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Magnetic Circular Dichroism (MCD) Spectroscopy

  1. John Mack,
  2. Martin J. Stillman

Published Online: 15 MAR 2008

DOI: 10.1002/0470862106.ia310

Encyclopedia of Inorganic Chemistry

Encyclopedia of Inorganic Chemistry

How to Cite

Mack, J. and Stillman, M. J. 2008. Magnetic Circular Dichroism (MCD) Spectroscopy. Encyclopedia of Inorganic Chemistry. .

Author Information

  1. University of Western Ontario, London, ON, Canada

Publication History

  1. Published Online: 15 MAR 2008


Magnetic circular dichroism (MCD) spectroscopy provides information about the spin and orbital angular momenta associated with ground and excited electronic states. This can provide the key to understanding the optical spectroscopy of high symmetry ions and complexes, which provides an important insight into the electronic structure. MCD spectra contain the same set of spectral bands as the corresponding electronic absorption spectrum, with significantly different band morphologies due to the effect of the applied magnetic field and the use of a differential absorbance intensity scale.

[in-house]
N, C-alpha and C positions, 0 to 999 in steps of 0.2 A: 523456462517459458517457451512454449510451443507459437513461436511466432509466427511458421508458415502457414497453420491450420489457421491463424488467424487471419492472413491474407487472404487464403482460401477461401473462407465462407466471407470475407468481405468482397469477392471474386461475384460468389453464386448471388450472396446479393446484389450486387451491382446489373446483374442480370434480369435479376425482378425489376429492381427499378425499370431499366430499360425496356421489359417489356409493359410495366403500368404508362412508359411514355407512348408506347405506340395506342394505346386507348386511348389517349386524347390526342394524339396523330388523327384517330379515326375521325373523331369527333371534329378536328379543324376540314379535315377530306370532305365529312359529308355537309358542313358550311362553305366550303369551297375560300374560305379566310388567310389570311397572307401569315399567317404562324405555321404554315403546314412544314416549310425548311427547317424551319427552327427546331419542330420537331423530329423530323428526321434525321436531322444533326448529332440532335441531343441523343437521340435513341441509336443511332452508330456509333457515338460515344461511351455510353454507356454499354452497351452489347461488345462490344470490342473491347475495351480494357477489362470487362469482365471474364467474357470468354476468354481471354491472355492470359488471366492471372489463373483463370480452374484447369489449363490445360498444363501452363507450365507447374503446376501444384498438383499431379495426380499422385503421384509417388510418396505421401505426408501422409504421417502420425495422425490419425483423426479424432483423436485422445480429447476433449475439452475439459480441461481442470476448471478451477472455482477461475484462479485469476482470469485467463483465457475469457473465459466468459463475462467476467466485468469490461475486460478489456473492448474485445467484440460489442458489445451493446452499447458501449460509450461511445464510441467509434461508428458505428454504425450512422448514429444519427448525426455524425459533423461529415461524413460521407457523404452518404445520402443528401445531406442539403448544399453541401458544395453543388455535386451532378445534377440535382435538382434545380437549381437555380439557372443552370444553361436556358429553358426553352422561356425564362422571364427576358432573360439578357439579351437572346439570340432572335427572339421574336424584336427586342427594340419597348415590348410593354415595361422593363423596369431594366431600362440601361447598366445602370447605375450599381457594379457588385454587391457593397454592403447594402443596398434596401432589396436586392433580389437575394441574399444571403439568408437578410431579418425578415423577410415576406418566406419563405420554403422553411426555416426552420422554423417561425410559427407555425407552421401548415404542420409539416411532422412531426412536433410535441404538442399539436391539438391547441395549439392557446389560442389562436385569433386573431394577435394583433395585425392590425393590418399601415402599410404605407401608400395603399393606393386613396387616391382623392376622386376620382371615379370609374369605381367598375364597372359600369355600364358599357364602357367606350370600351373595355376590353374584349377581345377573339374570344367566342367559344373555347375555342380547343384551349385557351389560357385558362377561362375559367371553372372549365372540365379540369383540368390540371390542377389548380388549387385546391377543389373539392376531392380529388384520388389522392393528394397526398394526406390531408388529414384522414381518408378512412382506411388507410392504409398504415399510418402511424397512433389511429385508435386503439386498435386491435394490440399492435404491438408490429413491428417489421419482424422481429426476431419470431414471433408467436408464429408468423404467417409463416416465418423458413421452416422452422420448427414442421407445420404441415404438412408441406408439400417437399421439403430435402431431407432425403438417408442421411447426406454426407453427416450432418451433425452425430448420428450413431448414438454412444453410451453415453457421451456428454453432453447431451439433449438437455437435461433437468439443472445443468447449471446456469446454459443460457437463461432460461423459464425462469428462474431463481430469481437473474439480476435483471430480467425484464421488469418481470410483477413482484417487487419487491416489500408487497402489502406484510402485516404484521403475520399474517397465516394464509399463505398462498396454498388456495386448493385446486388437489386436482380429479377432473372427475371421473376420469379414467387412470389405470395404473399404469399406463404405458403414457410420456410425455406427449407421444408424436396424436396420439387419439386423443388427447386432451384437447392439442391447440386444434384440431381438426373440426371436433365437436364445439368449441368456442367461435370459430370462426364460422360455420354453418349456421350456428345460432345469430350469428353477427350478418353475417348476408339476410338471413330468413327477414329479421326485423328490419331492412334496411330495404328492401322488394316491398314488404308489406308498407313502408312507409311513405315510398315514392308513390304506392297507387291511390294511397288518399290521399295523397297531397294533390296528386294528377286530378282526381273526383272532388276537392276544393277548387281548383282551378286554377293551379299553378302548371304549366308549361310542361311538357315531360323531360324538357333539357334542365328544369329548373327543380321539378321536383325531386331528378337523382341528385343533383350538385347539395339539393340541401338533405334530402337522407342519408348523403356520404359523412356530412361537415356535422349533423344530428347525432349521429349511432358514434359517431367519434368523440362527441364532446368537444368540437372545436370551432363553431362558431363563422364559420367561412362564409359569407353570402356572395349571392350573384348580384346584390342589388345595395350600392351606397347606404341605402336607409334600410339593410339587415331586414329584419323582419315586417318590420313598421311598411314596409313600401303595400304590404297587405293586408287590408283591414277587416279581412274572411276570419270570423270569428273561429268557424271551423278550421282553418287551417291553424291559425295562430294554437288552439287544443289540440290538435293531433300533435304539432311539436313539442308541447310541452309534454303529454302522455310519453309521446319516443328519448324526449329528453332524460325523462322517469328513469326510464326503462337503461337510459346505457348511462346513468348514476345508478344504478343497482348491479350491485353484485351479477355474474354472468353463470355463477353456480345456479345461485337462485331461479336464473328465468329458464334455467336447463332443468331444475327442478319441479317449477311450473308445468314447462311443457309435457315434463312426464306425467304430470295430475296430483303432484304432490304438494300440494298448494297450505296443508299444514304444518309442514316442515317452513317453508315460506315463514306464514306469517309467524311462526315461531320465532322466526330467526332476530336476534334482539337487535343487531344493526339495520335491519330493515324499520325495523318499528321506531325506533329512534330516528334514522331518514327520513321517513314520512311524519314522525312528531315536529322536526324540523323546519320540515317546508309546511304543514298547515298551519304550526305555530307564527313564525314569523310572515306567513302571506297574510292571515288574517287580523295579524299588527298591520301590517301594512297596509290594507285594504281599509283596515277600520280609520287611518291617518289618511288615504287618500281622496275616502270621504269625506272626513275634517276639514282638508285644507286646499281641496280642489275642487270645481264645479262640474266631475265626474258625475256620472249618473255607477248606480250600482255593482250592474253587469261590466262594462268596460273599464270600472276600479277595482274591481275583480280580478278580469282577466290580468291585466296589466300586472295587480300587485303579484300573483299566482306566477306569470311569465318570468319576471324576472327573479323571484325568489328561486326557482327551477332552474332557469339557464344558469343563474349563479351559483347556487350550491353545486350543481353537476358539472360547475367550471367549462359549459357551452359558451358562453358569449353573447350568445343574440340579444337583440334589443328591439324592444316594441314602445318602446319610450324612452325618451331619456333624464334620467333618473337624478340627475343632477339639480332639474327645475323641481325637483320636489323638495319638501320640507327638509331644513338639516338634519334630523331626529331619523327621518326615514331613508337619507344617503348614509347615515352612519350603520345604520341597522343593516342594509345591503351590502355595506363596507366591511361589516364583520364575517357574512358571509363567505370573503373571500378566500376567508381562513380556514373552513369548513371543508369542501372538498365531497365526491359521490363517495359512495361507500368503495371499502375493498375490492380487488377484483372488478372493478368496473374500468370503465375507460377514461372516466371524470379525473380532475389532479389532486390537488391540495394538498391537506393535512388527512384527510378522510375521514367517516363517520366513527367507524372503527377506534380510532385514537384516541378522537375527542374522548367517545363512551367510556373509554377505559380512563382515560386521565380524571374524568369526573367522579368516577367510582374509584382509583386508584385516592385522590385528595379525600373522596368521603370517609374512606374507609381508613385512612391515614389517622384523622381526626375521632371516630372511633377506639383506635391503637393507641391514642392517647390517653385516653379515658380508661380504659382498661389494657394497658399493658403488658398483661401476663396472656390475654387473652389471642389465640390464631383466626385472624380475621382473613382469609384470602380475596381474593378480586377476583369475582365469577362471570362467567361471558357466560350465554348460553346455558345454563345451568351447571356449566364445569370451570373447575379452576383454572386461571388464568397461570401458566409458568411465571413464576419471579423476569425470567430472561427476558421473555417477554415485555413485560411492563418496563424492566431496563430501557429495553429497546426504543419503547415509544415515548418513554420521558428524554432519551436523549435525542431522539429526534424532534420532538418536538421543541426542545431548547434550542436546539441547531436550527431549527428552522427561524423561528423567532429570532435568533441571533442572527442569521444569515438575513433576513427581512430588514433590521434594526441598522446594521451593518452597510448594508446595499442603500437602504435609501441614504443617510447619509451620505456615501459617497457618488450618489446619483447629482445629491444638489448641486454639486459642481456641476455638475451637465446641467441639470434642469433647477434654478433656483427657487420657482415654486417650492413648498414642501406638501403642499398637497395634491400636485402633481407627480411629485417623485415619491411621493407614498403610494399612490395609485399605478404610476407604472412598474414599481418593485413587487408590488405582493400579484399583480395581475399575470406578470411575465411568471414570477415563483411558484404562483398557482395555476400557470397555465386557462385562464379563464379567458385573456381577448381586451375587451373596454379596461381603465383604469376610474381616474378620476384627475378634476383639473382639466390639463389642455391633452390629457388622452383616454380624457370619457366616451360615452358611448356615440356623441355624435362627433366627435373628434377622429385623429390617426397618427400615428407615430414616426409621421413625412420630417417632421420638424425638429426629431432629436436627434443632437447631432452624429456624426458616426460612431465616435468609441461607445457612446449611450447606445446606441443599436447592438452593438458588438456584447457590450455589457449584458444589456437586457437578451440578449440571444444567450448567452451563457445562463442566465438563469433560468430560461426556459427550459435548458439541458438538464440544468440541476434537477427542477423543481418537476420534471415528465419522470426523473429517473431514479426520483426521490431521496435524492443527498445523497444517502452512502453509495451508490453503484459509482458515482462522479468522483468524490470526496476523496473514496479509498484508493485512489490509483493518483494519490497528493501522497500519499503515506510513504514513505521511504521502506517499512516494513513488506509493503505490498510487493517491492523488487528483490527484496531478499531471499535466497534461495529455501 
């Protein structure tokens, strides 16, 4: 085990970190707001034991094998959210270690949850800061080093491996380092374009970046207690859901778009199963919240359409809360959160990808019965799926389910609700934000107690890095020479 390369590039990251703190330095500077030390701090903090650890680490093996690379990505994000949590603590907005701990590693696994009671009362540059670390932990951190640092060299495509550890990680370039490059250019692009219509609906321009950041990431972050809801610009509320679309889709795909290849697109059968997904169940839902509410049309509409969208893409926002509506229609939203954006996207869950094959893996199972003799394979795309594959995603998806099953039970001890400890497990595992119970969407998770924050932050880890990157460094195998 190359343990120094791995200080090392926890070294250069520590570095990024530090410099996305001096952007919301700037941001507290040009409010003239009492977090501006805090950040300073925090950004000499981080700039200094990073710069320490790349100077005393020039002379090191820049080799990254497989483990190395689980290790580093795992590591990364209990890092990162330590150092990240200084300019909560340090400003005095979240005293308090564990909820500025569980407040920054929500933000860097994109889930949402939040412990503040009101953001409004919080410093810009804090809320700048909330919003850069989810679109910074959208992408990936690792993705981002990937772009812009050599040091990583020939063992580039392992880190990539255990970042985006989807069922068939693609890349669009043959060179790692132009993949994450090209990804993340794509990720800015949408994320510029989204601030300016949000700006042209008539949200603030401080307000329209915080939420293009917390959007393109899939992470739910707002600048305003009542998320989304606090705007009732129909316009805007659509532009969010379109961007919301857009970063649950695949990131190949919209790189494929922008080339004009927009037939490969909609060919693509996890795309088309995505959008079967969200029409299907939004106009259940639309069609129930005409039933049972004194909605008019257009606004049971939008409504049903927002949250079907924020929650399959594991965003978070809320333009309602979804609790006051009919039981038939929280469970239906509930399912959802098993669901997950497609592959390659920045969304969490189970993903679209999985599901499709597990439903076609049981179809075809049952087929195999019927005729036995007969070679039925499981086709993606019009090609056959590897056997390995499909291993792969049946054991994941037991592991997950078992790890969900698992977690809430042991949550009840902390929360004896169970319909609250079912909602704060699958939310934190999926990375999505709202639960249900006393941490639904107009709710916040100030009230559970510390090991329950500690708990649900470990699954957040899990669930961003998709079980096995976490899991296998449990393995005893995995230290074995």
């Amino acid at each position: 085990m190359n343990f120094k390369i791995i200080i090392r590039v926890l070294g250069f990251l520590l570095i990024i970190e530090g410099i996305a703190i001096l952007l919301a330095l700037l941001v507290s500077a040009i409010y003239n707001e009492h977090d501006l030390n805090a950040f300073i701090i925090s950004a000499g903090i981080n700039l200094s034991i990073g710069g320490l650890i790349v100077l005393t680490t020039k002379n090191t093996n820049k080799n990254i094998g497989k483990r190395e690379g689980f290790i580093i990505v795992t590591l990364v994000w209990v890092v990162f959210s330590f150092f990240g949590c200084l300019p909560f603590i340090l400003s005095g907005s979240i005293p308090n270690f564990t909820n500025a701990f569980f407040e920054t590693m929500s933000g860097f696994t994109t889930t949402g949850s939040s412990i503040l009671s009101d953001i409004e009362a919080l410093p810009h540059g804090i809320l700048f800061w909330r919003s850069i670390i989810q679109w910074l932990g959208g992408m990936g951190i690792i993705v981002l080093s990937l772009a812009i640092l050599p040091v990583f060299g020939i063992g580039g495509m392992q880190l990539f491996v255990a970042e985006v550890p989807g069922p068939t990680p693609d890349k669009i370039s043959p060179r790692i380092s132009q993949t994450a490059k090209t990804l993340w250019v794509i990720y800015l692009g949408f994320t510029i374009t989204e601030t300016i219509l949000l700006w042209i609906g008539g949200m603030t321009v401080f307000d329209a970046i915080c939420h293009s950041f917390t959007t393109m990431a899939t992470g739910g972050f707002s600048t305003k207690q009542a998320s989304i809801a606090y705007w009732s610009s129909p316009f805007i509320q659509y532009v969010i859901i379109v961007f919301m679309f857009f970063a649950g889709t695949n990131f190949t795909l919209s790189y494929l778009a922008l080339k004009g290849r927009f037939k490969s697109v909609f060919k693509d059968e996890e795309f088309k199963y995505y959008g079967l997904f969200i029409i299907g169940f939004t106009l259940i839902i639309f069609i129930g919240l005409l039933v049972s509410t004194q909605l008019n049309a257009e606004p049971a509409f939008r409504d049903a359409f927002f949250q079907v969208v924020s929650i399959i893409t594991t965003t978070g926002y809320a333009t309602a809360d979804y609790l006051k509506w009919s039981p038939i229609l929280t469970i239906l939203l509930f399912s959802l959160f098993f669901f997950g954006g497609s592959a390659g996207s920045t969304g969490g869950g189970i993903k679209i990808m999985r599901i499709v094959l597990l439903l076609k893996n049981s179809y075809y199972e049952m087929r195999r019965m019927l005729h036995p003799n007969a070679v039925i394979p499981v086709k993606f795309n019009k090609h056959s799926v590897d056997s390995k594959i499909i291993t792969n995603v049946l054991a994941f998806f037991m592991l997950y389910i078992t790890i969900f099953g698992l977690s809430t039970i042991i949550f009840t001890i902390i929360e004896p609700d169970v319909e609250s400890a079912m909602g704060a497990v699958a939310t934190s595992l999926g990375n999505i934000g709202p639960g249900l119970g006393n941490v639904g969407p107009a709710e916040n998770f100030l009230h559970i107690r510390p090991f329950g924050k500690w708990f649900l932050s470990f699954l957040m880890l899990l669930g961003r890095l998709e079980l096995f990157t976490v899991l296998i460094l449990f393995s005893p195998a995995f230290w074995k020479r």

MCD spectra are recorded by mounting a superconducting magnet (B ≈ 0–11 T), an electromagnet (B ≈ 0–1 T), or a permanent magnet into the sample compartment of a CD spectrometer with the field applied parallel to the axis of light propagation. Parallel applied fields are often referred to as the Faraday magnet alignment, since it formed the basis of Faraday's pioneering experiments in which plane polarized beams of light were found to be rotated during transmission through certain substances, due to the differential absorbance of left circularly polarized (lcp) and right circularly polarized (rcp) light. The Faraday ��1, ℬ0, and ��0 terms form the basis for the analysis of MCD spectra based on the Zeeman splitting of the absorption bands for lcp and rcp light, the field-induced mixing of zero-field states, and the Zeeman splitting-based ground state population adjustment, respectively.


  • magnetic circular dichroism spectroscopy;
  • angular momentum;
  • paramagnetic molecules;
  • polarized light;
  • superconducting magnet;
  • porphyrins;
  • phthalocyanines;
  • heme proteins